Taking Complementarity Seriously: On the Sense and Sensibility of ‘Classical,’ ‘Positive’ and ‘Negative’ Complementarity

34 Pages Posted: 8 Sep 2013

See all articles by Carsten Stahn

Carsten Stahn

Leiden University - Grotius Centre for International Legal Studies

Date Written: June 30, 2011

Abstract

Complementarity has many faces. Today, it is traditionally theorised on the basis of a distinction between ‘classical’ and ‘positive complementarity’. This chapter revisits this categorisation. It argues that both conceptions are inherent in the framework of the Statute, but underdeveloped in their articulation and meaning due to the framing of Article 17. Both concepts are often misunderstood or used, in order to justify specific policy choices. This chapter argues that forum allocation is governed by three cardinal principles which underpin the functioning of the Rome system of justice: (i) effectivenes, (ii) impartiality and (iii) fairness. It defines means and methods of ‘classical’ complementarity, including its use as a carrot and stick. It challenges the assumption that ‘positive’ complementarity is merely a policy principle or a tool to strengthen domestic jurisdiction. It argues that the Court is empowered to use techniques to overcome ‘inability’ and unwillingness’ as part of its mandate. It claims that the move from a passive to a managerial understanding of complementarity requires greater attention to the foundational goals of the Court, i.e. judicial independence, effective justice, fairness and sustainability.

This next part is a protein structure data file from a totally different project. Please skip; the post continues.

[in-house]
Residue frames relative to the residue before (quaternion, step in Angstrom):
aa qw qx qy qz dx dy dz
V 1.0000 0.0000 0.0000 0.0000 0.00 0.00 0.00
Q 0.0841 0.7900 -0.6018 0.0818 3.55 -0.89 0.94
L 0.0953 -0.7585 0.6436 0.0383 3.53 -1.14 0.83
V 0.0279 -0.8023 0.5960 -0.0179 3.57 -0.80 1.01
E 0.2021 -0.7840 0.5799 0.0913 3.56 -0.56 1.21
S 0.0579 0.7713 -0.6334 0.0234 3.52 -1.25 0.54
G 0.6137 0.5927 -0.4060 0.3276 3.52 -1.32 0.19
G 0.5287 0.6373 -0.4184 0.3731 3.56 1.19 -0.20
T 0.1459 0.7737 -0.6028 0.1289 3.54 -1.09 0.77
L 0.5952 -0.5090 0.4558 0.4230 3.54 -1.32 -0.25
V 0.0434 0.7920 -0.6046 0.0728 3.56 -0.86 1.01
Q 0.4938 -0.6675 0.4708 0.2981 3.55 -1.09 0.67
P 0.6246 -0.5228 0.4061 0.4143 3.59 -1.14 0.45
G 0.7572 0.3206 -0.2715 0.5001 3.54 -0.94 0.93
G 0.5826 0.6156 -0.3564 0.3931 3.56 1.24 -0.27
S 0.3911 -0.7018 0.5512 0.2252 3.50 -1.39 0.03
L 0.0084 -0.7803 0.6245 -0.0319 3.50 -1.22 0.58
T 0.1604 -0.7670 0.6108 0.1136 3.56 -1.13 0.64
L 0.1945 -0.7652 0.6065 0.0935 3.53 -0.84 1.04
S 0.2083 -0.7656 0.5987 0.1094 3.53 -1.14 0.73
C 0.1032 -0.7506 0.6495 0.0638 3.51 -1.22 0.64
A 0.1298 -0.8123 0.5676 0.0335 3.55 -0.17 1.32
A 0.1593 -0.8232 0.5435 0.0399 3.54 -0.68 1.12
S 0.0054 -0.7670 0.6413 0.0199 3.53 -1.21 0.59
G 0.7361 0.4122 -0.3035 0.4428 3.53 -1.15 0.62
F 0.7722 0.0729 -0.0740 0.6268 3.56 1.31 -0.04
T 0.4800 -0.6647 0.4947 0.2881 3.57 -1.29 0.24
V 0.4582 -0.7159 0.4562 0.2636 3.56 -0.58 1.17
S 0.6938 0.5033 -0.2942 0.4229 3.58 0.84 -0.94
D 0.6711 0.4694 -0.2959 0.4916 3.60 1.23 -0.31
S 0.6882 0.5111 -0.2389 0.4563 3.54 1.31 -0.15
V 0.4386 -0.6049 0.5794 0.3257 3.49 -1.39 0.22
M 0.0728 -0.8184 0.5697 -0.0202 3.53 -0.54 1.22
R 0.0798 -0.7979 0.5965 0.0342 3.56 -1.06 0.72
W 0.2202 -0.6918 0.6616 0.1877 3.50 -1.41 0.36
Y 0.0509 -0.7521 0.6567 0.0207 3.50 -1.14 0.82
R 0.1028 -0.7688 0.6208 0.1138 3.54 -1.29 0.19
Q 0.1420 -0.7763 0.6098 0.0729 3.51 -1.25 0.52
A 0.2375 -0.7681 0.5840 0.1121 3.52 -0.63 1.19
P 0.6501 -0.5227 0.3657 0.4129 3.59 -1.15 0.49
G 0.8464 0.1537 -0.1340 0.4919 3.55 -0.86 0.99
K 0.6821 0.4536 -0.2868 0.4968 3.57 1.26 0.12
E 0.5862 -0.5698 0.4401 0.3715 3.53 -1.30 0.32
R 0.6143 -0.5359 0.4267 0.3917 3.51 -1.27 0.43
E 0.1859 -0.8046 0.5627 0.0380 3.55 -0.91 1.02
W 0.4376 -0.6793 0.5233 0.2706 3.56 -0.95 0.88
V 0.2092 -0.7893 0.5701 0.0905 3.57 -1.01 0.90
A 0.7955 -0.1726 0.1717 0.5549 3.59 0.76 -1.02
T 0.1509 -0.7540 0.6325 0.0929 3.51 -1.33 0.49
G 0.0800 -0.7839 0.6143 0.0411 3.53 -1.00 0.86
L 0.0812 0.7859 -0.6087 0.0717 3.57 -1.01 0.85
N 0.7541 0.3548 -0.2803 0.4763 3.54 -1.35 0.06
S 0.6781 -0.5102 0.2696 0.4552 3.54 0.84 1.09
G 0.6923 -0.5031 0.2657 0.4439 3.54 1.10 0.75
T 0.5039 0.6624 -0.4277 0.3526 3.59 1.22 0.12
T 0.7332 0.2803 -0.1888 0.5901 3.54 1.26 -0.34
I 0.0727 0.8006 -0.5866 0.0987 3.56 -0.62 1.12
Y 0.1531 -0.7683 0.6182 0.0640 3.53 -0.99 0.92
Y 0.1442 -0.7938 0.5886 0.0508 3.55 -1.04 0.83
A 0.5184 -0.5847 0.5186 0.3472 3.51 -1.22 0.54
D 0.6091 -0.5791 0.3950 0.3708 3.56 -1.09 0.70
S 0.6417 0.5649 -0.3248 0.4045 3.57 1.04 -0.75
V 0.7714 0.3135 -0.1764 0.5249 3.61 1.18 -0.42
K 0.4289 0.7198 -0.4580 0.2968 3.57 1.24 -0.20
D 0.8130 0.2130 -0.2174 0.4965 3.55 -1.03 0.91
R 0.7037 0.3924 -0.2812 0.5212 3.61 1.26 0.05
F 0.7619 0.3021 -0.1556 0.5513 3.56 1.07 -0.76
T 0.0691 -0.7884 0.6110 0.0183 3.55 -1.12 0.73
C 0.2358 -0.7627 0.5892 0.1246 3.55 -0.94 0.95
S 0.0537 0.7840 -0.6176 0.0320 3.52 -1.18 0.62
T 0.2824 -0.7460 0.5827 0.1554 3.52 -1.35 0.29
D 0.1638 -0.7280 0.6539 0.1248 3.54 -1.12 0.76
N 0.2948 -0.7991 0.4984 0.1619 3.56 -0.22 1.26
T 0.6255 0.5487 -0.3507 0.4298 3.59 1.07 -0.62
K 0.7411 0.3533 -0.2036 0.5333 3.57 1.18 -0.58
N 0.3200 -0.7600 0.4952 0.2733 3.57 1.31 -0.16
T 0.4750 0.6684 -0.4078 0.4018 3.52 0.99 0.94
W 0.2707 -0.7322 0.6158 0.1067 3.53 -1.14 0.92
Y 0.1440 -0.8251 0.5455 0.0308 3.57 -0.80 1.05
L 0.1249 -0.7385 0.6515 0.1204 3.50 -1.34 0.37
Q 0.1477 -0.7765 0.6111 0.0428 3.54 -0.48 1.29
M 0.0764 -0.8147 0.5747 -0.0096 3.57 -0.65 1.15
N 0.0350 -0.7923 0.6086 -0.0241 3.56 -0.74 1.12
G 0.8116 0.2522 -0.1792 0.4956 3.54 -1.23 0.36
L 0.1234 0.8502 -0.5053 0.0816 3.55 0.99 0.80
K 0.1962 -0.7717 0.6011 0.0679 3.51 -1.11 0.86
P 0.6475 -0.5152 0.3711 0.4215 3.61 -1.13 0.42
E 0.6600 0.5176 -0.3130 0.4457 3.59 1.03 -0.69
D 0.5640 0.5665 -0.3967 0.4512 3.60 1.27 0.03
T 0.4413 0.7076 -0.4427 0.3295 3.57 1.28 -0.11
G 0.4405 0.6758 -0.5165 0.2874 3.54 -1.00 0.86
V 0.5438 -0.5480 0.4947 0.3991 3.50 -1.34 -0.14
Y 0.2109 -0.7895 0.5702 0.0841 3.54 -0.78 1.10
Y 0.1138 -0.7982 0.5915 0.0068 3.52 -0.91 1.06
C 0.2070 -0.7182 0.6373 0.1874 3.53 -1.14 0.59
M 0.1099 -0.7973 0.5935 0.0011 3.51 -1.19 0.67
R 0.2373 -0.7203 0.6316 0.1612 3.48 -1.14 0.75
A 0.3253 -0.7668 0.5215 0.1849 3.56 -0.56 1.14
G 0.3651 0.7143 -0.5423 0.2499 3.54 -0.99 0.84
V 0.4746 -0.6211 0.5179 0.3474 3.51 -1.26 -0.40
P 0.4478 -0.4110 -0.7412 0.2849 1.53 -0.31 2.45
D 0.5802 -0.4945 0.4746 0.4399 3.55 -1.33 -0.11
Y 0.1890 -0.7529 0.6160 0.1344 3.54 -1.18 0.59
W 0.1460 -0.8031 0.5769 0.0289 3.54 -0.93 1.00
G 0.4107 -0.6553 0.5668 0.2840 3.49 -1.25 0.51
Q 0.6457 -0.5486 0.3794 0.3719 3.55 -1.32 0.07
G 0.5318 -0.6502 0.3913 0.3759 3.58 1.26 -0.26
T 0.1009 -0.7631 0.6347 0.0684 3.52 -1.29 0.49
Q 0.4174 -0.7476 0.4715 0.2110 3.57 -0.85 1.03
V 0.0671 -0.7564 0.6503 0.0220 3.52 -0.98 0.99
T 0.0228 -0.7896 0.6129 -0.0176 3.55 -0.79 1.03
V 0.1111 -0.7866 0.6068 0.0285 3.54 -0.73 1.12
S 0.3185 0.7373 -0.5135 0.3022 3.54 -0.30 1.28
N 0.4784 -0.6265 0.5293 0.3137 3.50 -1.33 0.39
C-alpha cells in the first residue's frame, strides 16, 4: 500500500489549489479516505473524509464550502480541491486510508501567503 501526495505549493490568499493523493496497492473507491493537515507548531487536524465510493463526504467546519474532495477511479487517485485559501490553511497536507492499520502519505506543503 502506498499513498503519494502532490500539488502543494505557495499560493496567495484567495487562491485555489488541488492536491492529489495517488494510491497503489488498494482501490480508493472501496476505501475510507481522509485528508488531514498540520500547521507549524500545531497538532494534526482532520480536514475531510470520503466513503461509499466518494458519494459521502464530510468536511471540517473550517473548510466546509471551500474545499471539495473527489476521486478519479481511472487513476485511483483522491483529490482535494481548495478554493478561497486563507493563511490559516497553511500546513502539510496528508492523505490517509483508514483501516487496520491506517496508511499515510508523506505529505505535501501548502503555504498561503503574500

Keywords: International Criminal Court, Complementarity, Cooperation, Prosecutorial Discretion

JEL Classification: K33

Suggested Citation

Stahn, Carsten, Taking Complementarity Seriously: On the Sense and Sensibility of ‘Classical,’ ‘Positive’ and ‘Negative’ Complementarity (June 30, 2011). Available at SSRN: https://ssrn.com/abstract=2321844 or http://dx.doi.org/10.2139/ssrn.2321844

Carsten Stahn (Contact Author)

Leiden University - Grotius Centre for International Legal Studies ( email )

Leiden University Law Faculty
P.O. Box 9520
Leiden, 2300 RA
Netherlands

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